The Window and Door Manufacturers Association (WDMA) continues to lead the charge for advocacy to improve conditions for door and window manufacturers, making our collective voice heard at the federal level.  In particular, the organization is working hard behind the scenes on three important issues that promise positive impacts on energy savings, job creation and environmental stewardship. It appears to be working.

  1. Portman-Shaheen Bill continues to move through Senate:

Just as I was ready to write this one off as D.O.A., the bipartisan Senate duo of Rob Portman, R-Ohio and Jeanne Shaheen, D-N.H., announced on Friday that the proposed Energy Savings and Industrial Competitiveness Act (ESIC), aimed at increasing energy-efficient technology utilized in the building sector, has passed through the Senate Energy and Natural Resources Committee.

This was an unexpected and welcome turn of events, as I was all but sure it wouldn’t pass through the committee’s chair, Sen. Lisa Murkowski, R-AK. I’m sure there will be more to come after the August recess, but I’m cautiously optimistic that the popular bill might pull through after all, thanks in part to the efforts of the WDMA.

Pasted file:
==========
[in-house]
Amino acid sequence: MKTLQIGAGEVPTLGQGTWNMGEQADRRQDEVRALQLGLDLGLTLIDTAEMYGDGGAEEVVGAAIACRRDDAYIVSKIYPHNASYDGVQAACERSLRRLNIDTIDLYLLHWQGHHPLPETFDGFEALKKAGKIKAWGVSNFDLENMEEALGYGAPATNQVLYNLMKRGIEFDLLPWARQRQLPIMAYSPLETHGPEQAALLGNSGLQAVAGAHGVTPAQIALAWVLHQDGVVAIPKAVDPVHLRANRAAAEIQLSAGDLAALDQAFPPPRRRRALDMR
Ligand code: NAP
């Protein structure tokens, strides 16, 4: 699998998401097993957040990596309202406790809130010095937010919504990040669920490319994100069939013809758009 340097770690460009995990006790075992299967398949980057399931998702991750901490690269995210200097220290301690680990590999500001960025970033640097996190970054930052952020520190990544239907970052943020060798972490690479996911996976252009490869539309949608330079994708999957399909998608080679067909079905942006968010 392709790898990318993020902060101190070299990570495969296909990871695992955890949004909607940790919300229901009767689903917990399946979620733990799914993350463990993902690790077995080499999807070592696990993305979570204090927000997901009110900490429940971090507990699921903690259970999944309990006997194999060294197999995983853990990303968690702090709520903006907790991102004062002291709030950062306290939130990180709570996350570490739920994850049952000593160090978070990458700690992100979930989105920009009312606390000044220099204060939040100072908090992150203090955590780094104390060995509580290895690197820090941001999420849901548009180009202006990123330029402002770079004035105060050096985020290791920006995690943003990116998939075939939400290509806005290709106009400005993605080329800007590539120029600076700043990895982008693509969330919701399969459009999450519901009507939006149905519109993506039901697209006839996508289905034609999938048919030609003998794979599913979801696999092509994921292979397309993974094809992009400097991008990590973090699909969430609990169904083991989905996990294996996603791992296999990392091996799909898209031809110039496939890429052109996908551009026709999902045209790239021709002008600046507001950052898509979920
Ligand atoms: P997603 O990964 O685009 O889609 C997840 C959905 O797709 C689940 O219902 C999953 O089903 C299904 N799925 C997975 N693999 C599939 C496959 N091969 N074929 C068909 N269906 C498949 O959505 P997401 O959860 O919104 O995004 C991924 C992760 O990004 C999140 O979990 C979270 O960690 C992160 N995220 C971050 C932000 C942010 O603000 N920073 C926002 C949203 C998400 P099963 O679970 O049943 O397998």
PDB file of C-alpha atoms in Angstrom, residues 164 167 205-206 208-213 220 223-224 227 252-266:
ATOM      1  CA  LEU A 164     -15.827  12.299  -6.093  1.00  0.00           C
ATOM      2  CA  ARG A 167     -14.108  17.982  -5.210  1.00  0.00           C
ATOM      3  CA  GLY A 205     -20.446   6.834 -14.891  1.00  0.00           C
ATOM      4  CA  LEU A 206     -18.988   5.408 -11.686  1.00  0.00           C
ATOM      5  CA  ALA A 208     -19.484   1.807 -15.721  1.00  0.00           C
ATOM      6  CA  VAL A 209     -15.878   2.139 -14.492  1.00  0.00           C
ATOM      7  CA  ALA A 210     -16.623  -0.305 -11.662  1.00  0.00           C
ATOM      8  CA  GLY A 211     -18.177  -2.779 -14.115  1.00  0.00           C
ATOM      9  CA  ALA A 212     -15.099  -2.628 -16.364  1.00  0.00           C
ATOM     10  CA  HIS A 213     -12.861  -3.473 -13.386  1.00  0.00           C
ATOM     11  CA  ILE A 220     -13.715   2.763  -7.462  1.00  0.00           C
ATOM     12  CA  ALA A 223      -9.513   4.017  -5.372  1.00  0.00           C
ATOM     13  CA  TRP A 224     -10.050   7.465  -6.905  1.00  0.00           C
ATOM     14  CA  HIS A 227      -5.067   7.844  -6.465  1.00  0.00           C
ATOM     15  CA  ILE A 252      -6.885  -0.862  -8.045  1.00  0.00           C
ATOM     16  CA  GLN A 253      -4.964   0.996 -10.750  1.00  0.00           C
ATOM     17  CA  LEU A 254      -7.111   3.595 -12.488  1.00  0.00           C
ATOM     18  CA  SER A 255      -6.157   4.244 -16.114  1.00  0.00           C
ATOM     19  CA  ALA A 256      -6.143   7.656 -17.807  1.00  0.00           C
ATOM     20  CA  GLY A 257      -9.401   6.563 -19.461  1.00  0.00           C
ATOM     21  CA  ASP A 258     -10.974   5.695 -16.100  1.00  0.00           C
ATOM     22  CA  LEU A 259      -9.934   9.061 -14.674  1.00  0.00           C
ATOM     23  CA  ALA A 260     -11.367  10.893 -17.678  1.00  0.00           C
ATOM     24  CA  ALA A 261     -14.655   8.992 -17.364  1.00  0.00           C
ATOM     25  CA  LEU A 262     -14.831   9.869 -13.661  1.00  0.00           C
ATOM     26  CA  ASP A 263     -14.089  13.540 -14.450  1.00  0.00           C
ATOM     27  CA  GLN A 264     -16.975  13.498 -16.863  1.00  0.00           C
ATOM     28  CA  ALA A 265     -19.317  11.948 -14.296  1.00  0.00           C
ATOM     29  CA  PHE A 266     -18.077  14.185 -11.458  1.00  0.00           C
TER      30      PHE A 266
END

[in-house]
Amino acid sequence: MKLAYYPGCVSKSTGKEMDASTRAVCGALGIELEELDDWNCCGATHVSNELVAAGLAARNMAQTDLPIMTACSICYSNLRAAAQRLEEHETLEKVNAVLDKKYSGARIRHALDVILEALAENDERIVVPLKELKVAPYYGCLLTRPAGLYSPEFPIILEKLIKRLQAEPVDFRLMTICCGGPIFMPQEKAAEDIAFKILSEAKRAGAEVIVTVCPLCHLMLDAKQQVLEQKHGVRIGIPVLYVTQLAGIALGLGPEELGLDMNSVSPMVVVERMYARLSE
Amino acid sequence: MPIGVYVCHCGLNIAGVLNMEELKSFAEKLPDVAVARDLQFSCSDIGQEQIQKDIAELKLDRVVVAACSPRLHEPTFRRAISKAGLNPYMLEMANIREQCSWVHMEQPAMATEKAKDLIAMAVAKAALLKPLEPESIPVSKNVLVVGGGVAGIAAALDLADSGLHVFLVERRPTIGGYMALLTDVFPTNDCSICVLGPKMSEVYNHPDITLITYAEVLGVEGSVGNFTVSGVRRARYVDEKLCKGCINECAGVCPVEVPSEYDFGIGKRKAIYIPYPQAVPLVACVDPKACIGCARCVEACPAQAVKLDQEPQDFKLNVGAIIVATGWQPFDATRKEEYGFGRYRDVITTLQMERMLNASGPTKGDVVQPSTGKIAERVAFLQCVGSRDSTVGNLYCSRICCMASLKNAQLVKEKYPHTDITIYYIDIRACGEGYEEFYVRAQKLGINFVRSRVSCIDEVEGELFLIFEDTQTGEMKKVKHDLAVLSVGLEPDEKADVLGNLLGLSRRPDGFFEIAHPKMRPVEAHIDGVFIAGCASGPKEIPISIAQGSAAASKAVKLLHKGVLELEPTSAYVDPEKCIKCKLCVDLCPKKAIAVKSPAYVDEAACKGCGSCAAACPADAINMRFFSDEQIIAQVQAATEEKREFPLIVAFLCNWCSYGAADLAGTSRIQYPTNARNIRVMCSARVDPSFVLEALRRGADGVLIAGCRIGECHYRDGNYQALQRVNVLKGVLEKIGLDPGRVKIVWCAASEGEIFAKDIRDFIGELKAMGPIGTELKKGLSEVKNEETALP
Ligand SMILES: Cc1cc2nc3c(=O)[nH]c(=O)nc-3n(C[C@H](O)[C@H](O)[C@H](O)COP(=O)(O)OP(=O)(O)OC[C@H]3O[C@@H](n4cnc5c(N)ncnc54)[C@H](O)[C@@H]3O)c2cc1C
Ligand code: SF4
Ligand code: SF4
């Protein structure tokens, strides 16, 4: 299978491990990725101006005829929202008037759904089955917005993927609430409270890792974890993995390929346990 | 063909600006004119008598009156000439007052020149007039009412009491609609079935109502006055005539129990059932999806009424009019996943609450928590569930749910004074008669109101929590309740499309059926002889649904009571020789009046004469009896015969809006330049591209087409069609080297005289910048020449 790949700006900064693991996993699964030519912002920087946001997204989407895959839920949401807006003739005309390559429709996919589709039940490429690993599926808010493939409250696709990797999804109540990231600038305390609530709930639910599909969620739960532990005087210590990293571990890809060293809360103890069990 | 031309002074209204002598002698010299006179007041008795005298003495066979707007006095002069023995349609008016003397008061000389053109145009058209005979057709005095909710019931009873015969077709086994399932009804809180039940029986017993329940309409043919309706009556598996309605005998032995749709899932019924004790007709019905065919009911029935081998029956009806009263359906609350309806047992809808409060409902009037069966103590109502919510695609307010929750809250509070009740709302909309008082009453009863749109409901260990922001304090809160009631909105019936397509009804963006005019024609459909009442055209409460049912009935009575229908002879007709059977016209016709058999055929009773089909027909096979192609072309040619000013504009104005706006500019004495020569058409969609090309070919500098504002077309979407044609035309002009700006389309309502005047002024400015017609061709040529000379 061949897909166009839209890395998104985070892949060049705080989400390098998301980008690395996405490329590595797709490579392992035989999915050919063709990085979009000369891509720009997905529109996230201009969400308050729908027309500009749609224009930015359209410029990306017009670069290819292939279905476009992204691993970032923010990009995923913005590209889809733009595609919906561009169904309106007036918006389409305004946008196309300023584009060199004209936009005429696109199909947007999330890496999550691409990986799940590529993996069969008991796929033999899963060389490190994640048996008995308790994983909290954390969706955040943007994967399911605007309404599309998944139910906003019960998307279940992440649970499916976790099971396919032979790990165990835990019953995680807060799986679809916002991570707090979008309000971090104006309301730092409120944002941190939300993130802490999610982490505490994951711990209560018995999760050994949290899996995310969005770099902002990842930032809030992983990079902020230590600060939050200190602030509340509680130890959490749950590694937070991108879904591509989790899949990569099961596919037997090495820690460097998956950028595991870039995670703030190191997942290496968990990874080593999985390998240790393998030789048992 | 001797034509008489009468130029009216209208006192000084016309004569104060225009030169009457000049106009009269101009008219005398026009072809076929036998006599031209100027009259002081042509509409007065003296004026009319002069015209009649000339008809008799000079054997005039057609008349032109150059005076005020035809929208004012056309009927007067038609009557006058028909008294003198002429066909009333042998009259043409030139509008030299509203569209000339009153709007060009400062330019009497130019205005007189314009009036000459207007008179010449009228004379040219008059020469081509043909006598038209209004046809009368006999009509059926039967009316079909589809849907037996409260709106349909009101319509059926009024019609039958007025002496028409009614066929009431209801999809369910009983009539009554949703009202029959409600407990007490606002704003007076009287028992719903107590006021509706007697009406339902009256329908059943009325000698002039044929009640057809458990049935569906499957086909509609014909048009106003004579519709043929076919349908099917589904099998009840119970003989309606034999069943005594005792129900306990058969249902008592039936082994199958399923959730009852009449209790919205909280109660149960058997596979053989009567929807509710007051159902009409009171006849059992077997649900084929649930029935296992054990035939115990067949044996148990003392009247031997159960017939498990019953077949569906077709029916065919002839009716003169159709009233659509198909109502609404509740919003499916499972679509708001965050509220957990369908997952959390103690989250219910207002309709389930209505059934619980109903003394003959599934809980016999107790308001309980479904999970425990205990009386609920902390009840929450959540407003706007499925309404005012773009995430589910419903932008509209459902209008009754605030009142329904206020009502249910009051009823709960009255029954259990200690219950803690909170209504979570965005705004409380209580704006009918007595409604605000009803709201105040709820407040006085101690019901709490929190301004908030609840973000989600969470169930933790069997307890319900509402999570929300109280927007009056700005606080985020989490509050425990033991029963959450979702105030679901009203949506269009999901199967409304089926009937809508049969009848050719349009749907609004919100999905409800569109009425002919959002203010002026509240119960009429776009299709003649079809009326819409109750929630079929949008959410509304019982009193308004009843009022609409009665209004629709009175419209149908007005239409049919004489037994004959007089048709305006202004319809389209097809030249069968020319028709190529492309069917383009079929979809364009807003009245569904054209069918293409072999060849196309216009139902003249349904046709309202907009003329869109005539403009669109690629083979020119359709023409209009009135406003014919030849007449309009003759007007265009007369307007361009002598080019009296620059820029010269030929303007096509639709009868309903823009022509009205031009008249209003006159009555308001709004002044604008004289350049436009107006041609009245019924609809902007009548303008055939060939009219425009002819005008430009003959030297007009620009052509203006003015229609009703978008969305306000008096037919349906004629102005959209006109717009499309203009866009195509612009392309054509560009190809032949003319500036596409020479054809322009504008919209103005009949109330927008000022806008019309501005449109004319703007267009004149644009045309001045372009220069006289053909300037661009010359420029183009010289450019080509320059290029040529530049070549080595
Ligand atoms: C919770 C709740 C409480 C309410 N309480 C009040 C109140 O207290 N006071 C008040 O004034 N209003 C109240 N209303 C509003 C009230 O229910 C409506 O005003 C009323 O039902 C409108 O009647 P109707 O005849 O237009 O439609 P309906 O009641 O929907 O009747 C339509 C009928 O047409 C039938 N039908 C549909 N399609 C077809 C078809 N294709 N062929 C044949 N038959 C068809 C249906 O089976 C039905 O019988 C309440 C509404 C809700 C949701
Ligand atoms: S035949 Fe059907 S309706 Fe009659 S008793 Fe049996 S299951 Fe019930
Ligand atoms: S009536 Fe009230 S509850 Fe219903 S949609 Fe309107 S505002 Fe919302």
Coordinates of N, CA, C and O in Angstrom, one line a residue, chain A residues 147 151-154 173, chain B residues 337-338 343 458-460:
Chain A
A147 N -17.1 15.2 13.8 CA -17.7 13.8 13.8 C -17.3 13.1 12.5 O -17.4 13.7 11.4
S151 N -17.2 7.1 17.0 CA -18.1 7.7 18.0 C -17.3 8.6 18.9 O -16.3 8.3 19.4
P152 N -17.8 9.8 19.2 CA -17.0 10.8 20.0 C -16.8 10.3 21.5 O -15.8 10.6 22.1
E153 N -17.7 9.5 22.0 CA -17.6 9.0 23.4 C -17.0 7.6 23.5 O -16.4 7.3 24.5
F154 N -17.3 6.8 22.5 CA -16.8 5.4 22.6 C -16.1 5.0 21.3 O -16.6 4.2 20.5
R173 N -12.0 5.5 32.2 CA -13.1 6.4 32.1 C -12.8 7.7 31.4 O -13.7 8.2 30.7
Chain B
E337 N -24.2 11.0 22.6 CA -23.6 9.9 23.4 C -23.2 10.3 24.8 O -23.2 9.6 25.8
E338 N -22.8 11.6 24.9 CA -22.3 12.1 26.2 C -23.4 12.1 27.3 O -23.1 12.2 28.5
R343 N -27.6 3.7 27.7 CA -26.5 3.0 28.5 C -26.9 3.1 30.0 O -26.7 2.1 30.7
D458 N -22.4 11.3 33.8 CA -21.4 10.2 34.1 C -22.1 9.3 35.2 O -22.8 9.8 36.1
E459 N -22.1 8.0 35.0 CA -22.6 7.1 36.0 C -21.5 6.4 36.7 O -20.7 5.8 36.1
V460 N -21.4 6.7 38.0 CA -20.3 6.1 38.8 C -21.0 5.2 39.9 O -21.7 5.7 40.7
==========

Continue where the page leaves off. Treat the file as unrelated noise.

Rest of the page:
1. WDMA lobbies for transparency and cost-effectiveness in building code language:

The House Energy and Commerce Committee’s Subcommittee on Energy and Power is working on a comprehensive energy package, but has omitted the Blackburn-Schrader language that encourages transparency and cost-effectiveness in the development of building energy codes.

WDMA is focused on restoring this language, as well as including elements of the SAVE Act, which incorporates energy efficiency into the mortgage underwriting process – a very good thing for our industry.

  1. 25C and 179D Tax Breaks could be extended:

 This is excellent and unexpected news for the door and window industry. The Senate Committee on Finance voted to approve semi-annual tax extenders including 25C, which offers a lifetime tax credit for doors and windows of 10 percent, and 179D, which provides a deduction of up to $1.80 per square foot for commercial buildings that exceed specific energy-efficiency minimums. The challenge will be getting this through the House; but the fact that it is even on the agenda is positive.

The View from Here is that we have more reasons than ever to be optimistic about the movement of federal legislation that will have positive impacts on the fenestration industry. Hopefully this momentum will continue into the fall. To learn more about the WDMA’s advocacy efforts or to get involved, visit the federal issues page.

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